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Kerala government-run dairy federation Milma to hike milk prices, restrain single-use plastic consumption 

While a major portion of the increase will be directed to farmers, a part of it will be spent on restraining single-use plastic consumption.

Published: 16th September 2019 04:32 AM  |   Last Updated: 16th September 2019 04:32 AM   |  A+A-

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By Express News Service

KOCHI: The state government-run dairy federation, Milma, which has over 330 milk co-operative societies in Ernakulam district, one of the biggest markets for Milma in the state, is set to hike the prices of pasteurised milk. While a major portion of the increase will be directed to farmers, a part of it will be spent on restraining single-use plastic consumption. The federation is formulating plans to manage the plastic waste generated from the milk packets distributed under its brand. 

While the proposal is yet to be finalised, Milma’s board has decided to associate with Clean Kerala Company, formed under the local-self government department, to undertake collection and recycling of plastic milk packets. “The board has scheduled to hold a meeting this week to decide on the quantum of price hike and the quotation sent by Clean Kerala,” said Patil Suyog Subhashrao, managing director of Milma.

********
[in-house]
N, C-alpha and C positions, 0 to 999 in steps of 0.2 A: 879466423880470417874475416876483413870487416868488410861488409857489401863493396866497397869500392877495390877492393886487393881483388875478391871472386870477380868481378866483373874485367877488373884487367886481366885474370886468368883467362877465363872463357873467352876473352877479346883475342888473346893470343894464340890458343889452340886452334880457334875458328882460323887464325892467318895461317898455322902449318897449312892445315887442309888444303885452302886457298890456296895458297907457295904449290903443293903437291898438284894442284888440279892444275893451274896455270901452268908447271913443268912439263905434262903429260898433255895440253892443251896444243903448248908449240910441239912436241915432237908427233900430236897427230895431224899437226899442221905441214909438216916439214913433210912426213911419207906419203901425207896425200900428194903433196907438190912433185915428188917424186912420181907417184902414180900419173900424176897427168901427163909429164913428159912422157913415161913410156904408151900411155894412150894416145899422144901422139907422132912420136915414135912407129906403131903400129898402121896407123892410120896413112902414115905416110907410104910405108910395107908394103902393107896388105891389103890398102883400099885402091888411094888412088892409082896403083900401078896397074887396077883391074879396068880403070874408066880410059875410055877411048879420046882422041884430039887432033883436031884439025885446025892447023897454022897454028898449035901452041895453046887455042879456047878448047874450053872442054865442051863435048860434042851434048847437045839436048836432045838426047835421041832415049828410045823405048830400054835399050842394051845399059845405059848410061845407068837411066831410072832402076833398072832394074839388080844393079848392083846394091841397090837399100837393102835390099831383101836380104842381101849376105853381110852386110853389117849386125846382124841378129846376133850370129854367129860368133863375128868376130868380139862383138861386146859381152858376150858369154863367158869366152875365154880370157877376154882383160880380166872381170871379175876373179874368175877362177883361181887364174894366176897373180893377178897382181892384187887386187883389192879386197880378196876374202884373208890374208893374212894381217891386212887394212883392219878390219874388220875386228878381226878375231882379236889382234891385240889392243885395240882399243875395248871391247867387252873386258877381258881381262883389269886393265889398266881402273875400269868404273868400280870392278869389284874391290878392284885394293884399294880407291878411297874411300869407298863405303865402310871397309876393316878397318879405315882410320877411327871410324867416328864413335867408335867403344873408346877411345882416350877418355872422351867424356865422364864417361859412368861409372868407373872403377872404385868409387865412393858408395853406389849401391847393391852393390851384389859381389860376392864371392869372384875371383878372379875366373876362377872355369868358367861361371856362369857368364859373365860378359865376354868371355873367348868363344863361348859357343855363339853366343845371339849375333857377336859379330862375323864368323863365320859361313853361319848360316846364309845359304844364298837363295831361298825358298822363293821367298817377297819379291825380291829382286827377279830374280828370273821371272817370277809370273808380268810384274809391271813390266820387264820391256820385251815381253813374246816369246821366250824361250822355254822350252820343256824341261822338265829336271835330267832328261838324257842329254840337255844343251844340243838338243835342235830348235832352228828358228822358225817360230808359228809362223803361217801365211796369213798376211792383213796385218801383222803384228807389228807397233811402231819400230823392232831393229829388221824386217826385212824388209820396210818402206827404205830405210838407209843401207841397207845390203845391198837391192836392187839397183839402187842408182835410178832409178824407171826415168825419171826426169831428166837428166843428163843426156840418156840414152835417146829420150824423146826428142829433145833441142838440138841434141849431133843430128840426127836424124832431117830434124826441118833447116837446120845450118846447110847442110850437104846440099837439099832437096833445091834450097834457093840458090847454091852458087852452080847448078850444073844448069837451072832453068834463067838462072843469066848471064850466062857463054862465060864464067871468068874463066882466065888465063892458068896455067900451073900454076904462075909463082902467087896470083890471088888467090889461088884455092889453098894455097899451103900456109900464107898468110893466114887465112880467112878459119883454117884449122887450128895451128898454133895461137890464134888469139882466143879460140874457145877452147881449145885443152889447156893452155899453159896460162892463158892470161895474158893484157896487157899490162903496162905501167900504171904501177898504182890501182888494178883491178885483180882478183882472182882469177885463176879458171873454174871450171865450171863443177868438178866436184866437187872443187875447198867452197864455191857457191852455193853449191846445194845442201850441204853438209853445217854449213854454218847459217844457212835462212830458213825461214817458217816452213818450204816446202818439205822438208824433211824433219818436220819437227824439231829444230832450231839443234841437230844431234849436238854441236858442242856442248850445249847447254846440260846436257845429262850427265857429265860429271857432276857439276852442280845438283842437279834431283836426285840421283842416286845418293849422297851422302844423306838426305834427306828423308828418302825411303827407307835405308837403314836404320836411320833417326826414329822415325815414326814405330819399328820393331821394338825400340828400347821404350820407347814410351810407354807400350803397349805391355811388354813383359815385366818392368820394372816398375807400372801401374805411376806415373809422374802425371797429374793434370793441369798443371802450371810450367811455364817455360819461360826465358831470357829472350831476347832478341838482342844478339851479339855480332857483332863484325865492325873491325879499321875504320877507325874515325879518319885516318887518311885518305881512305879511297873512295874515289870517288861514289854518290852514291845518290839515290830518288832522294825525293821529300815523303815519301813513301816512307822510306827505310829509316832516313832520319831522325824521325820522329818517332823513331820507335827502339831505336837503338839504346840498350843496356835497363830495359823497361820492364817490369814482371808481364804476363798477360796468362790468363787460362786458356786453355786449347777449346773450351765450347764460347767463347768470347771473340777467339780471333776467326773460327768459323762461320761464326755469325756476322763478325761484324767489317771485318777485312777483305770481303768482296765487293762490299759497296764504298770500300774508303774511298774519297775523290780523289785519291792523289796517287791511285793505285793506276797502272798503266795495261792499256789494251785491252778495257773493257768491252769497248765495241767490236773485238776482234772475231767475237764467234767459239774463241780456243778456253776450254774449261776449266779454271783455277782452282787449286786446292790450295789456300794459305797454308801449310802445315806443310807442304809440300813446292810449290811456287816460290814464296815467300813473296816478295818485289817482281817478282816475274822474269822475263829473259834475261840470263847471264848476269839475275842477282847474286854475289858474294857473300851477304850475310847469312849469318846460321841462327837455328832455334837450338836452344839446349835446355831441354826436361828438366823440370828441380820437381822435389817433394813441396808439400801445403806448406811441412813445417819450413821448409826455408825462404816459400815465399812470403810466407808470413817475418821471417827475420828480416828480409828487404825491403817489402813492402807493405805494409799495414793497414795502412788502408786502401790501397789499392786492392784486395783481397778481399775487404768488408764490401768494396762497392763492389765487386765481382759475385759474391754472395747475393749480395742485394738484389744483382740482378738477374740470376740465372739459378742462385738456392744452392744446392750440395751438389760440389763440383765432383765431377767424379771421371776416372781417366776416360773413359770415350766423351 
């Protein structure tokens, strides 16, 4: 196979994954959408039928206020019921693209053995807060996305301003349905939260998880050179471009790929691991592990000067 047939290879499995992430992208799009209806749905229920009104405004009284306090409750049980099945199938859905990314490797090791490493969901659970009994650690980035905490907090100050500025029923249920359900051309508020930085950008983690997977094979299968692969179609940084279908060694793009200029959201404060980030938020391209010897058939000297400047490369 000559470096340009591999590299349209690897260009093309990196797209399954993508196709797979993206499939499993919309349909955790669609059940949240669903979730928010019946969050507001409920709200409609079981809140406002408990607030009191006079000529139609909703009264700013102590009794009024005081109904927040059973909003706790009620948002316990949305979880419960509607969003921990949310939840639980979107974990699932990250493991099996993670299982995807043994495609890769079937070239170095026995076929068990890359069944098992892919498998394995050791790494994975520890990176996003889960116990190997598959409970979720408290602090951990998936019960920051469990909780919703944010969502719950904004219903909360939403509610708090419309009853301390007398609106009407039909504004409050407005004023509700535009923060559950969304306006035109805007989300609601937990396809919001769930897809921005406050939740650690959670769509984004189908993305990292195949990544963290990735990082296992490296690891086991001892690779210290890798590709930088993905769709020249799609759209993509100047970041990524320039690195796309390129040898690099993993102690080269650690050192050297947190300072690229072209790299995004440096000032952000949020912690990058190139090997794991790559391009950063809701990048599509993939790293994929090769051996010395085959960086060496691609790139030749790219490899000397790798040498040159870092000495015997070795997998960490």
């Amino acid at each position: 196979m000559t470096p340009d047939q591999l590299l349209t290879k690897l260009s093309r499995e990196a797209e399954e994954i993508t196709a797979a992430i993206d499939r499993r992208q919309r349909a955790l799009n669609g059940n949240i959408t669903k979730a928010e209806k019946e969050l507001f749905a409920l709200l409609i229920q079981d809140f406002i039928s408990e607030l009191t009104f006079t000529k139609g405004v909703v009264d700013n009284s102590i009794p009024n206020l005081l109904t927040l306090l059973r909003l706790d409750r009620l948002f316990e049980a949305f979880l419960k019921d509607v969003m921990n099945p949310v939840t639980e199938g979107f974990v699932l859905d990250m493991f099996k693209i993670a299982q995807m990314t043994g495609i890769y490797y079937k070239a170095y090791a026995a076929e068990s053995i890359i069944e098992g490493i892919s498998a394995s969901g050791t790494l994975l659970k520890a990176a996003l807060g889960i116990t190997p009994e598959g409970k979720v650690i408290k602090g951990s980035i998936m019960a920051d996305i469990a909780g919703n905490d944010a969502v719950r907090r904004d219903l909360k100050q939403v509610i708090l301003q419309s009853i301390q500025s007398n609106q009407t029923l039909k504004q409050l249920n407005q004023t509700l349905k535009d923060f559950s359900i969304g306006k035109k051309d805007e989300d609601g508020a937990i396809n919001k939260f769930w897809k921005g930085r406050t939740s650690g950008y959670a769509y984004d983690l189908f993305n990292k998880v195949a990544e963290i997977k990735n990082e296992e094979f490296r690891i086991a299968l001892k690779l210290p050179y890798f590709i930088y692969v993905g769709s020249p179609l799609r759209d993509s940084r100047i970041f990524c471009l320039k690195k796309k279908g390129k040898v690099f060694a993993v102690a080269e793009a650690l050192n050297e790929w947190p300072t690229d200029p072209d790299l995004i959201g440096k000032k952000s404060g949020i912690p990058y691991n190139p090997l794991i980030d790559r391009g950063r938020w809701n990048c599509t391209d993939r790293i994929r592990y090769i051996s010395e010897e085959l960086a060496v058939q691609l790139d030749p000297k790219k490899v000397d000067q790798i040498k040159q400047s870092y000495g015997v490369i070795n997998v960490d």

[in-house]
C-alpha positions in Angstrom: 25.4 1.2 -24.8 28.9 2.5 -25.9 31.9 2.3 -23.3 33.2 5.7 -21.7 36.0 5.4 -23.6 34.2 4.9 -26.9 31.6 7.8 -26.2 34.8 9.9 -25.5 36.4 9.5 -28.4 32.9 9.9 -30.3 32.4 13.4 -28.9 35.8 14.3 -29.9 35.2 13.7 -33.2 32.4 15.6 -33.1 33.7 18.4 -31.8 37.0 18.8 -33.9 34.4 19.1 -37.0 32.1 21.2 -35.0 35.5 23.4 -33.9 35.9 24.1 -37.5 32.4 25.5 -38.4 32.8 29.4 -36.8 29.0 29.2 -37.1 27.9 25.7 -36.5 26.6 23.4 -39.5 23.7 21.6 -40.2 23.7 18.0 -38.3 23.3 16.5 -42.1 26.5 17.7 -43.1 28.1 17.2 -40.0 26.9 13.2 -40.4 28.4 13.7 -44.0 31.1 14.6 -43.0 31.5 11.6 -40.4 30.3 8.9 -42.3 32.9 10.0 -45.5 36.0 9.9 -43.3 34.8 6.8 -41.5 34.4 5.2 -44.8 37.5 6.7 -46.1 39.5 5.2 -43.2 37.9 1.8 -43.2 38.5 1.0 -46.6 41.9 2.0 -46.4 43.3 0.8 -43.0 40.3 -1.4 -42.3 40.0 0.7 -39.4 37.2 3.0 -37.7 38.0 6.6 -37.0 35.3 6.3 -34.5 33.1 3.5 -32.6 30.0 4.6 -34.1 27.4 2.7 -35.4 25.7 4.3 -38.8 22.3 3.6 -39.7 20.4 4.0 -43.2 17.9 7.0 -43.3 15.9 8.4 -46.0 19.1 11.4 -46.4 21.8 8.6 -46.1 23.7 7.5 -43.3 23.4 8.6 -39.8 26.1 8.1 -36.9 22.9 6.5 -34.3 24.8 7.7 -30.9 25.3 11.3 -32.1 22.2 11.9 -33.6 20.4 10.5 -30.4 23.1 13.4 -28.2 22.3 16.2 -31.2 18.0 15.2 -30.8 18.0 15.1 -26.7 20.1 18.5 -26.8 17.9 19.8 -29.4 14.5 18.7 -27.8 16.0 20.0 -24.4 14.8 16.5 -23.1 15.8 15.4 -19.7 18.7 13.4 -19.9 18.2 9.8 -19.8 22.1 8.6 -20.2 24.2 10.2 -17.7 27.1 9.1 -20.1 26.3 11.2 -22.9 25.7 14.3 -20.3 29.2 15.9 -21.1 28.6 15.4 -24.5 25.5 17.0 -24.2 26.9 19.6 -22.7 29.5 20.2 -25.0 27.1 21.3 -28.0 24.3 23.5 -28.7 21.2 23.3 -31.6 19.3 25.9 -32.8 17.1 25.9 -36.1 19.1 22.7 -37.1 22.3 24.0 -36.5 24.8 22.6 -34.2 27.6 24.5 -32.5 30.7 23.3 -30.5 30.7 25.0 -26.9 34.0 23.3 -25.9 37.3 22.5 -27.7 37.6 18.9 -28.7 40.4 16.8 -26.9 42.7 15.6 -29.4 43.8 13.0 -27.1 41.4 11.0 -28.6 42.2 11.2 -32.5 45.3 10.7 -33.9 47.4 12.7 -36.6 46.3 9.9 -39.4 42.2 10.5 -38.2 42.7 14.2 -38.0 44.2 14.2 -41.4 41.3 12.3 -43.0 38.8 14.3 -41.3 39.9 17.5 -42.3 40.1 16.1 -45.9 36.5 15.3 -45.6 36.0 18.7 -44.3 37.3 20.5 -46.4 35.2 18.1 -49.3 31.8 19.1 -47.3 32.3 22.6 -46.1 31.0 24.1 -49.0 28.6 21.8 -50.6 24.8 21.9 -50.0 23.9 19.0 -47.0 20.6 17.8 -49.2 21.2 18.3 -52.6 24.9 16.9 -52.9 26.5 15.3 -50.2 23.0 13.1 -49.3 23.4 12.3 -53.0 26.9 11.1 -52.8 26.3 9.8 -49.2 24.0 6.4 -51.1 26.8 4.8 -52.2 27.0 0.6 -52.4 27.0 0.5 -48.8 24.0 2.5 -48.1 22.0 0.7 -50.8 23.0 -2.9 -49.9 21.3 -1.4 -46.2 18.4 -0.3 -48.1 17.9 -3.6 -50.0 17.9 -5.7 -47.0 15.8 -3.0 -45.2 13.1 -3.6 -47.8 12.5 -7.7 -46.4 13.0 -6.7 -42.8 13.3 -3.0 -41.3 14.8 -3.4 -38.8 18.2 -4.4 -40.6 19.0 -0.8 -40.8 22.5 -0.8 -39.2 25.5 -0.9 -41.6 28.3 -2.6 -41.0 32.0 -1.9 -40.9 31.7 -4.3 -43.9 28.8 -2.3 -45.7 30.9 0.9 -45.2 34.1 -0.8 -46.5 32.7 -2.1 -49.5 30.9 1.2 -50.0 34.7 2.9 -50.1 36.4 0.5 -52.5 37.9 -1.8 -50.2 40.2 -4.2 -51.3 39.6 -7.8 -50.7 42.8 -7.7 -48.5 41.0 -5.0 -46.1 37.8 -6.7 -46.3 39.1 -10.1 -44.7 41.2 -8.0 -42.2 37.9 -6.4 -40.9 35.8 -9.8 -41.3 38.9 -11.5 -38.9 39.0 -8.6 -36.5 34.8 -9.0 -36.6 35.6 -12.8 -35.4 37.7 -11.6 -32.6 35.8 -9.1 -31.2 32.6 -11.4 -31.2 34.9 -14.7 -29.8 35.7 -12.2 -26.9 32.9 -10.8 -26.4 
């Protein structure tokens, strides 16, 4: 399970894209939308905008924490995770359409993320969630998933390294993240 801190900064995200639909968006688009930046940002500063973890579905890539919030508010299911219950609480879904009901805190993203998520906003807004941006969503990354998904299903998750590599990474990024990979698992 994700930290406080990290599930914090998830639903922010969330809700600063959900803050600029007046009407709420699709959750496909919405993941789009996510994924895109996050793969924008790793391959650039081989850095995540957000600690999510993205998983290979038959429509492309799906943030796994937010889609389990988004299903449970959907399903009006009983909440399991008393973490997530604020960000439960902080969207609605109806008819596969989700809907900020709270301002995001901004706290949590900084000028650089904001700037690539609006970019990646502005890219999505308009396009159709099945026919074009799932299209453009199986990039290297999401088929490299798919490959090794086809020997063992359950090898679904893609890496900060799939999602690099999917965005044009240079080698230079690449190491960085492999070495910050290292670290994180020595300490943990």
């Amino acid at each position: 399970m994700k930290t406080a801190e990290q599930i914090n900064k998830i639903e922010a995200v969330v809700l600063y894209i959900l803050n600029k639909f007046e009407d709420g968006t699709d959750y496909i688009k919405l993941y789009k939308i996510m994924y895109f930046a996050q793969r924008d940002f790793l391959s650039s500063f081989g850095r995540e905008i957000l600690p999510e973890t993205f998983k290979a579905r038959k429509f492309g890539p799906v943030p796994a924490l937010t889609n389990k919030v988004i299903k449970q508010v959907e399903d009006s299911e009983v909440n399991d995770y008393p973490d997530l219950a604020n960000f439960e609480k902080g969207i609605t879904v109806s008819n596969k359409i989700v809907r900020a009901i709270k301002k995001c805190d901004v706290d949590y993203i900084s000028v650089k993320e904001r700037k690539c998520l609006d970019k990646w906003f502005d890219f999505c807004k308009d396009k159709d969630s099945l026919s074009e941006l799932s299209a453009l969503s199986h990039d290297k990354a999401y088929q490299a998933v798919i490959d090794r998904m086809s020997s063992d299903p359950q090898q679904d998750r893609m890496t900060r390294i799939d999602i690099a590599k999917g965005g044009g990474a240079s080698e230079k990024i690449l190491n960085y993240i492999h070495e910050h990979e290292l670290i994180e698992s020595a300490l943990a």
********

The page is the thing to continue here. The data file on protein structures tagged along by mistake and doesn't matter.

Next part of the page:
According to Clean Kerala, the proposition to collect milk packets will happen through three different channels. “Though we are still brainstorming for expedient alternatives, the proposal sent to Milma details three channels. One would be to involve the municipality which is responsible for amassing waste from households and procuring recyclable waste directly from them. The second is to build a network of ragpickers and scrap dealers who would segregate the packets and sell them to us. The third idea, which would require an intensive campaign before being launched, is to ask students of schools and colleges to bring used milk packets from their homes and drop them in a collection box set up on the premises,” said Kesavan Nair, managing director, Clean Kerala Company Limited.  

However, questions are being raised whether the mammoth task of collecting the packets from the consumers would at all be feasible considering Milma supplies around 31 lakh milk packets of different variants to households in Kerala every morning. “Ernakulam is one of the biggest markets for Milma dairy products. I don’t think a marginal increase in milk price will go a long way in plastic pack reduction. The only effective way to do that is to change the current packaging to tetra packs but that will prove to be a huge burden on the consumer.

And the current proposal to collect all the used packets for recycling is almost impossible to carry out in a full-fledged manner in a city like Kochi. In most areas, the waste collection is not segregated and the plan of collecting packets from students will encounter hurdles as a blanket collection drive is not practical. Moreover, other players will continue to use plastic packets,” observed Jose Jacob, district officer for Department of Dairy Development.


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